Aug 15, 2018 - National Geographic Endeavour II
Guests onboard National Geographic Endeavour II spent the day exploring Santa Cruz and surrounding satellite islands. We began the day with a long hike across the northwestern side of Santa Cruz in search of the endemic land iguana. Along the way, guests learned about various plant species unique to Galapagos and their special adaptations to this harshly dry and salty terrestrial environment. We delved into the way in which the leather leaf and cactus genera have evolved to decrease the surface area of their leaves, in order to reduce the rate of evapotranspiration during dry spells. Guests learned about the ways in which Galapagos plants defend themselves against large herbivores, including spines and gigantism.
Our first sighting of the land iguana was quite far away from the trail, but as we progressed, the land iguanas sat closer and closer to the trail. We got up close to a mating pair, the male exhibiting beautiful bright yellow coloration. Guests learned about the evolutionary history of the land and marine iguanas and the ways in which they have evolved to coexist with one another. Habitat partitioning is an important behavior that allows these species to avoid direct competition, which could lead to displacement of one of the two species.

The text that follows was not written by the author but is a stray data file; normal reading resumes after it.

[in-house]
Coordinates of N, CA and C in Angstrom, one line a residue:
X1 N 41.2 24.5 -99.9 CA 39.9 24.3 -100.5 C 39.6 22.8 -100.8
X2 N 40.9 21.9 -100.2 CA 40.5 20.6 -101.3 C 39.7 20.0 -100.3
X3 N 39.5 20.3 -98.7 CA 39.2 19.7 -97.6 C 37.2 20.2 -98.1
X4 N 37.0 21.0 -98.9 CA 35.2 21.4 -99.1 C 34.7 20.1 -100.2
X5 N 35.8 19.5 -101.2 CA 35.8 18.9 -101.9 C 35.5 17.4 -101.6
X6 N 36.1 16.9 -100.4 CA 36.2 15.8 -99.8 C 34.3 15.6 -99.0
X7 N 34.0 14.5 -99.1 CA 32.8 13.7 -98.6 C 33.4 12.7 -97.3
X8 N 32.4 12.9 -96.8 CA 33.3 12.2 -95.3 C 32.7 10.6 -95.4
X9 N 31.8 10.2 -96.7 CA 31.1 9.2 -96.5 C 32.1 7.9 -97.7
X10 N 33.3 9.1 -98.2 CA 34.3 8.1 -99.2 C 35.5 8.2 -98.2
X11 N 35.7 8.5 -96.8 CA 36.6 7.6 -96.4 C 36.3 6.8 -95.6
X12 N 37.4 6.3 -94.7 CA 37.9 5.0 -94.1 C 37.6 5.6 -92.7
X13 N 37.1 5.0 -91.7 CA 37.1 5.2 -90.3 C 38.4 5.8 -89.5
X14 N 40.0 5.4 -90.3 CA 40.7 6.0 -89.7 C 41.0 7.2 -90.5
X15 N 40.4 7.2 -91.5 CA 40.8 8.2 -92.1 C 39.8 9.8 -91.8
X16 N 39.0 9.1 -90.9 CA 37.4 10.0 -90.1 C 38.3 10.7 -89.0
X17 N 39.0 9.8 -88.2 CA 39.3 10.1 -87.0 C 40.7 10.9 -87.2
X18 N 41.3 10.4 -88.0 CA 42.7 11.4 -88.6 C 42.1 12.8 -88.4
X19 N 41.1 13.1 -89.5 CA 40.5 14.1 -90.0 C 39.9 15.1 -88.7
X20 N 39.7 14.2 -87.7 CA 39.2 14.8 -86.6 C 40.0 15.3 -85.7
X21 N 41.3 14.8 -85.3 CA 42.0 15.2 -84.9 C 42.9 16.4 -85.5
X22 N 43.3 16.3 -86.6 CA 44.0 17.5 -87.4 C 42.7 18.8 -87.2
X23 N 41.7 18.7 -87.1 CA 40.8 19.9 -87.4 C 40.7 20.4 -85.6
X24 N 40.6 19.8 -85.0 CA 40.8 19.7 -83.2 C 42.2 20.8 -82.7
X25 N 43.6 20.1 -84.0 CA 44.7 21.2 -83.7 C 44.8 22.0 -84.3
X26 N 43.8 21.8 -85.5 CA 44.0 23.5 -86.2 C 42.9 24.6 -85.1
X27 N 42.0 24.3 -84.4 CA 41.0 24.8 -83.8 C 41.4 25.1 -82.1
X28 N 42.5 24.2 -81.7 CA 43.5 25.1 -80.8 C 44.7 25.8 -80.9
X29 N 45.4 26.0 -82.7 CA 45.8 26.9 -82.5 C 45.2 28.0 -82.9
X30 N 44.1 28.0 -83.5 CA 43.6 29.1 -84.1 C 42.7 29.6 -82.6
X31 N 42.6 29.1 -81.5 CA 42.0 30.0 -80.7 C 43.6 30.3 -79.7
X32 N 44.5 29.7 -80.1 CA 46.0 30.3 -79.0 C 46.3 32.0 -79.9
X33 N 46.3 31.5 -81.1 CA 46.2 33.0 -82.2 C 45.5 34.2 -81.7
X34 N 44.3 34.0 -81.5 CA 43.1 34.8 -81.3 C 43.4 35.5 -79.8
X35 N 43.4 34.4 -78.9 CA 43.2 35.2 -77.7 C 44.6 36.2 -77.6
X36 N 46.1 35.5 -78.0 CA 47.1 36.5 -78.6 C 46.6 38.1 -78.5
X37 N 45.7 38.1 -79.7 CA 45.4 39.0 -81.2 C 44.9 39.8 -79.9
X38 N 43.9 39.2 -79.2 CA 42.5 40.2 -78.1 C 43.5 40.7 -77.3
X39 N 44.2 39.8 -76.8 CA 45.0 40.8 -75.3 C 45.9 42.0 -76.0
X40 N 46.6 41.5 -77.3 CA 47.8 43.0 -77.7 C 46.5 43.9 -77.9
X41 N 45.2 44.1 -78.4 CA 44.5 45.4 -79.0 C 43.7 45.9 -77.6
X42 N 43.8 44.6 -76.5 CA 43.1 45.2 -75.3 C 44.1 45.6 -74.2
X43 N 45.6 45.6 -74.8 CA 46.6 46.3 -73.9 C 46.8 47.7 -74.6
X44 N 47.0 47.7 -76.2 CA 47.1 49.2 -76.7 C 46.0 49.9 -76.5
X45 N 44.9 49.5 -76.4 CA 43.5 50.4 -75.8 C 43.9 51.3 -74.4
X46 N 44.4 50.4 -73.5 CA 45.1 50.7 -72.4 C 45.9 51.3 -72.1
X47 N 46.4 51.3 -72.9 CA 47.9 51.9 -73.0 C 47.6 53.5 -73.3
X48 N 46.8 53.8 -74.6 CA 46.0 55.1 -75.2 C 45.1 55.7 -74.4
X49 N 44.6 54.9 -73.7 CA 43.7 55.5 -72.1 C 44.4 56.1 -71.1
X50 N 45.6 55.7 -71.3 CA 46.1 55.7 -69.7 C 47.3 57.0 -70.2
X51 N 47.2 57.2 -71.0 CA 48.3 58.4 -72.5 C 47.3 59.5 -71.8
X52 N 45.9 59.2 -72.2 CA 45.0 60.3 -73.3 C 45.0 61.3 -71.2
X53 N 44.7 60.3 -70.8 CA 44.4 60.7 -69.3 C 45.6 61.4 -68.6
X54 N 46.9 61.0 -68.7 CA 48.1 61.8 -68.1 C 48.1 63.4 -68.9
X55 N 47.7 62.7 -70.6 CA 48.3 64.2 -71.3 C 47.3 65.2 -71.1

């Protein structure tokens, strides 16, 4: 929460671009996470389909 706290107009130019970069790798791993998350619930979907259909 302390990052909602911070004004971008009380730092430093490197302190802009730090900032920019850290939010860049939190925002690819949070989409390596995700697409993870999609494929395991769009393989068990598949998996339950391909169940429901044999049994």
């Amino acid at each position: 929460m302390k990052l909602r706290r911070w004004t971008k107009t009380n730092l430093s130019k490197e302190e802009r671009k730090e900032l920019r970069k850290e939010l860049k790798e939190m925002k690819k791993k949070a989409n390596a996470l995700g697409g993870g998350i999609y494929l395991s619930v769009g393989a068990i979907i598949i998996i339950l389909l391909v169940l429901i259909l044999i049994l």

Guests spent the latter portion of the morning snorkeling at Guy Fawkes, a unique rock structure serving as a marine oasis for many oceanic organisms. Juvenile Galapagos sea lions and the elusive filefish were just a few interesting species present.
Guests spent the afternoon exploring the islet called Eden, a massive tuff cone offering a plethora of seabird species, including great blue herons, Nazca and blue footed boobies, and swallow-tailed gulls. The bays surrounding northern Santa Cruz are lined with extensive mangrove forest cover, the perfect habitat for juvenile reef sharks. Guests had the chance to see these amazing creatures up close from the Zodiac. The highlight of this excursion was learning about the ecosystem of the mangrove forests.
Guests ended the day with a sunset cruise around Daphne Major, where they learned about some of the most important evolutionary research ever conducted.
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